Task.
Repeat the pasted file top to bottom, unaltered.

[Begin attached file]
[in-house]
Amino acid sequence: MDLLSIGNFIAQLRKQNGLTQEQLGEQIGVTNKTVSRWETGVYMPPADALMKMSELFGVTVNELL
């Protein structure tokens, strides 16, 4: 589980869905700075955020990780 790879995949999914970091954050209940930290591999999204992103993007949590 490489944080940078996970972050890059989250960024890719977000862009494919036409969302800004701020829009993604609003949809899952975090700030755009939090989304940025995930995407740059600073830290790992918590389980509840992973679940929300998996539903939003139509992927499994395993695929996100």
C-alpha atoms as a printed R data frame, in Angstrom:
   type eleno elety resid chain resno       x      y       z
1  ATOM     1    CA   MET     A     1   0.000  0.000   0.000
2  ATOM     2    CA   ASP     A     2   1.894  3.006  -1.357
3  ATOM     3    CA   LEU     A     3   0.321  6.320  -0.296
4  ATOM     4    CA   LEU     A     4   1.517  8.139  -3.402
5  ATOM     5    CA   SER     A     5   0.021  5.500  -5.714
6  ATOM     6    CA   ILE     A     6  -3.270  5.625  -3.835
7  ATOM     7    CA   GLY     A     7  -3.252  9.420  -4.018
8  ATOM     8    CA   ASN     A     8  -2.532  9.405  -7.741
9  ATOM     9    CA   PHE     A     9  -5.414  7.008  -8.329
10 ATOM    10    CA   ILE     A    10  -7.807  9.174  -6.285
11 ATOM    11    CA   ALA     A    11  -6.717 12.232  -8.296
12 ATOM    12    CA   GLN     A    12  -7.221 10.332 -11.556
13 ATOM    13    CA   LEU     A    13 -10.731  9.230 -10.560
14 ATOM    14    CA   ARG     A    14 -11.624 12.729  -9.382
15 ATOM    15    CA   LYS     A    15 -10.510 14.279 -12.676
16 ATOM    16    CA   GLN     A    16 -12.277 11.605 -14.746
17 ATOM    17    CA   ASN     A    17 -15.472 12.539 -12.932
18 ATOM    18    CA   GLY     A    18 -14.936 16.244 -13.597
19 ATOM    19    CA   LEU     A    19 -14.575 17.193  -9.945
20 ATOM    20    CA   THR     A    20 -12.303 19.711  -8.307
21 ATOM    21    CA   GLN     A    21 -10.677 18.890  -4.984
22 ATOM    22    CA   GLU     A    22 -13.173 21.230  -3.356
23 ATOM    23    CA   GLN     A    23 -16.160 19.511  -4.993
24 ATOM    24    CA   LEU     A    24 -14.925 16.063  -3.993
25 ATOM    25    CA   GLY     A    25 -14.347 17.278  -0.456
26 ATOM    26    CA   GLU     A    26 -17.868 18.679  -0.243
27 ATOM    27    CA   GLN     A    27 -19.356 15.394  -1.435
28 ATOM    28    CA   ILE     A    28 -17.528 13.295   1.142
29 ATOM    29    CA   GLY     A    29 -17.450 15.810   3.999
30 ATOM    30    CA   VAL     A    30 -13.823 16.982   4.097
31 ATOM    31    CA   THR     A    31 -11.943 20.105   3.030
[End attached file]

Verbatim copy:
[in-house]
Amino acid sequence: MDLLSIGNFIAQLRKQNGLTQEQLGEQIGVTNKTVSRWETGVYMPPADALMKMSELFGVTVNELL
């Protein structure tokens, strides 16, 4: 589980869905700075955020990780 790879995949999914970091954050209940930290591999999204992103993007949590 490489944080940078996970972050890059989250960024890719977000862009494919036409969302800004701020829009993604609003949809899952975090700030755009939090989304940025995930995407740059600073830290790992918590389980509840992973679940929300998996539903939003139509992927499994395993695929996100």
C-alpha atoms as a printed R data frame, in Angstrom:
   type eleno elety resid chain resno       x      y       z
1  ATOM     1    CA   MET     A     1   0.000  0.000   0.000
2  ATOM     2    CA   ASP     A     2   1.894  3.006  -1.357
3  ATOM     3    CA   LEU     A     3   0.321  6.320  -0.296
4  ATOM     4    CA   LEU     A     4   1.517  8.139  -3.402
5  ATOM     5    CA   SER     A     5   0.021  5.500  -5.714
6  ATOM     6    CA   ILE     A     6  -3.270  5.625  -3.835
7  ATOM     7    CA   GLY     A     7  -3.252  9.420  -4.018
8  ATOM     8    CA   ASN     A     8  -2.532  9.405  -7.741
9  ATOM     9    CA   PHE     A     9  -5.414  7.008  -8.329
10 ATOM    10    CA   ILE     A    10  -7.807  9.174  -6.285
11 ATOM    11    CA   ALA     A    11  -6.717 12.232  -8.296
12 ATOM    12    CA   GLN     A    12  -7.221 10.332 -11.556
13 ATOM    13    CA   LEU     A    13 -10.731  9.230 -10.560
14 ATOM    14    CA   ARG     A    14 -11.624 12.729  -9.382
15 ATOM    15    CA   LYS     A    15 -10.510 14.279 -12.676
16 ATOM    16    CA   GLN     A    16 -12.277 11.605 -14.746
17 ATOM    17    CA   ASN     A    17 -15.472 12.539 -12.932
18 ATOM    18    CA   GLY     A    18 -14.936 16.244 -13.597
19 ATOM    19    CA   LEU     A    19 -14.575 17.193  -9.945
20 ATOM    20    CA   THR     A    20 -12.303 19.711  -8.307
21 ATOM    21    CA   GLN     A    21 -10.677 18.890  -4.984
22 ATOM    22    CA   GLU     A    22 -13.173 21.230  -3.356
23 ATOM    23    CA   GLN     A    23 -16.160 19.511  -4.993
24 ATOM    24    CA   LEU     A    24 -14.925 16.063  -3.993
25 ATOM    25    CA   GLY     A    25 -14.347 17.278  -0.456
26 ATOM    26    CA   GLU     A    26 -17.868 18.679  -0.243
27 ATOM    27    CA   GLN     A    27 -19.356 15.394  -1.435
28 ATOM    28    CA   ILE     A    28 -17.528 13.295   1.142
29 ATOM    29    CA   GLY     A    29 -17.450 15.810   3.999
30 ATOM    30    CA   VAL     A    30 -13.823 16.982   4.097
31 ATOM    31    CA   THR     A    31 -11.943 20.105   3.030